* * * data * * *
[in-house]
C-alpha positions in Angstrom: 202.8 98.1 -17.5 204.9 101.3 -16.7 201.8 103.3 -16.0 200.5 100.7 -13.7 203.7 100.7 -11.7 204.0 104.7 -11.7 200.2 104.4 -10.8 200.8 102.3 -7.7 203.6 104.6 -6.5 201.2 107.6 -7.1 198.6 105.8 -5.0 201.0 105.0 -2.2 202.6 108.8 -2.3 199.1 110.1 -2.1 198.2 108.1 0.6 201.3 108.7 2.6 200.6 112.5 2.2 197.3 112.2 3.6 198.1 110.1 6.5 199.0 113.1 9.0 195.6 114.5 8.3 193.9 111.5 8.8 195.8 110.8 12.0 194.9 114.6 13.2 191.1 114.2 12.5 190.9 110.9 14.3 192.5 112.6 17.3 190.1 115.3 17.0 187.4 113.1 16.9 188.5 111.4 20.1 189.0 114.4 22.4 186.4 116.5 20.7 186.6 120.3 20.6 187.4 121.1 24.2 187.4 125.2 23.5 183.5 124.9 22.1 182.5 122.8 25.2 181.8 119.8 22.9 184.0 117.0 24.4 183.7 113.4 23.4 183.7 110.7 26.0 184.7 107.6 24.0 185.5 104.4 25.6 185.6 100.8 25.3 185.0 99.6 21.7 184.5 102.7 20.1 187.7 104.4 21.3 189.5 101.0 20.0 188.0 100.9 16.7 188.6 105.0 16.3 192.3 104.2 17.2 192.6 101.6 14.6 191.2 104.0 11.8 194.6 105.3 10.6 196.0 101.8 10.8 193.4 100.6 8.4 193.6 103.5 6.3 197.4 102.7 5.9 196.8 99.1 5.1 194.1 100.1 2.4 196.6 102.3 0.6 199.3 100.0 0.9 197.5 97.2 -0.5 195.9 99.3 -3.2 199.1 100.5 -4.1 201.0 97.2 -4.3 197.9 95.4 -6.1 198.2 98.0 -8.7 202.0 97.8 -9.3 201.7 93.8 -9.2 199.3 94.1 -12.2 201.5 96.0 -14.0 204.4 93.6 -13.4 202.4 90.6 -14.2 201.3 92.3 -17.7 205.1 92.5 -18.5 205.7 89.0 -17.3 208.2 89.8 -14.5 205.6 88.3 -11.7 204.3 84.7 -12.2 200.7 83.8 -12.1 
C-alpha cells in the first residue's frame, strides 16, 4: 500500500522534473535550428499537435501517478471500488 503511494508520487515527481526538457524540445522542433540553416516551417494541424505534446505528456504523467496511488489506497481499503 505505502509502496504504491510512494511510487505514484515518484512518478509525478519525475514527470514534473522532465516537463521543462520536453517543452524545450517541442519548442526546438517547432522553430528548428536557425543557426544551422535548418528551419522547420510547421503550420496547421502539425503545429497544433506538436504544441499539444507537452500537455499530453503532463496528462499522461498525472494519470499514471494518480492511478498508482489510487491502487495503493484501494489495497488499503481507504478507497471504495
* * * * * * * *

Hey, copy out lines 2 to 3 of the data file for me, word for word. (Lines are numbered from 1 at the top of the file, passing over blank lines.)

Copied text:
C-alpha positions in Angstrom: 202.8 98.1 -17.5 204.9 101.3 -16.7 201.8 103.3 -16.0 200.5 100.7 -13.7 203.7 100.7 -11.7 204.0 104.7 -11.7 200.2 104.4 -10.8 200.8 102.3 -7.7 203.6 104.6 -6.5 201.2 107.6 -7.1 198.6 105.8 -5.0 201.0 105.0 -2.2 202.6 108.8 -2.3 199.1 110.1 -2.1 198.2 108.1 0.6 201.3 108.7 2.6 200.6 112.5 2.2 197.3 112.2 3.6 198.1 110.1 6.5 199.0 113.1 9.0 195.6 114.5 8.3 193.9 111.5 8.8 195.8 110.8 12.0 194.9 114.6 13.2 191.1 114.2 12.5 190.9 110.9 14.3 192.5 112.6 17.3 190.1 115.3 17.0 187.4 113.1 16.9 188.5 111.4 20.1 189.0 114.4 22.4 186.4 116.5 20.7 186.6 120.3 20.6 187.4 121.1 24.2 187.4 125.2 23.5 183.5 124.9 22.1 182.5 122.8 25.2 181.8 119.8 22.9 184.0 117.0 24.4 183.7 113.4 23.4 183.7 110.7 26.0 184.7 107.6 24.0 185.5 104.4 25.6 185.6 100.8 25.3 185.0 99.6 21.7 184.5 102.7 20.1 187.7 104.4 21.3 189.5 101.0 20.0 188.0 100.9 16.7 188.6 105.0 16.3 192.3 104.2 17.2 192.6 101.6 14.6 191.2 104.0 11.8 194.6 105.3 10.6 196.0 101.8 10.8 193.4 100.6 8.4 193.6 103.5 6.3 197.4 102.7 5.9 196.8 99.1 5.1 194.1 100.1 2.4 196.6 102.3 0.6 199.3 100.0 0.9 197.5 97.2 -0.5 195.9 99.3 -3.2 199.1 100.5 -4.1 201.0 97.2 -4.3 197.9 95.4 -6.1 198.2 98.0 -8.7 202.0 97.8 -9.3 201.7 93.8 -9.2 199.3 94.1 -12.2 201.5 96.0 -14.0 204.4 93.6 -13.4 202.4 90.6 -14.2 201.3 92.3 -17.7 205.1 92.5 -18.5 205.7 89.0 -17.3 208.2 89.8 -14.5 205.6 88.3 -11.7 204.3 84.7 -12.2 200.7 83.8 -12.1 
C-alpha cells in the first residue's frame, strides 16, 4: 500500500522534473535550428499537435501517478471500488 503511494508520487515527481526538457524540445522542433540553416516551417494541424505534446505528456504523467496511488489506497481499503 505505502509502496504504491510512494511510487505514484515518484512518478509525478519525475514527470514534473522532465516537463521543462520536453517543452524545450517541442519548442526546438517547432522553430528548428536557425543557426544551422535548418528551419522547420510547421503550420496547421502539425503545429497544433506538436504544441499539444507537452500537455499530453503532463496528462499522461498525472494519470499514471494518480492511478498508482489510487491502487495503493484501494489495497488499503481507504478507497471504495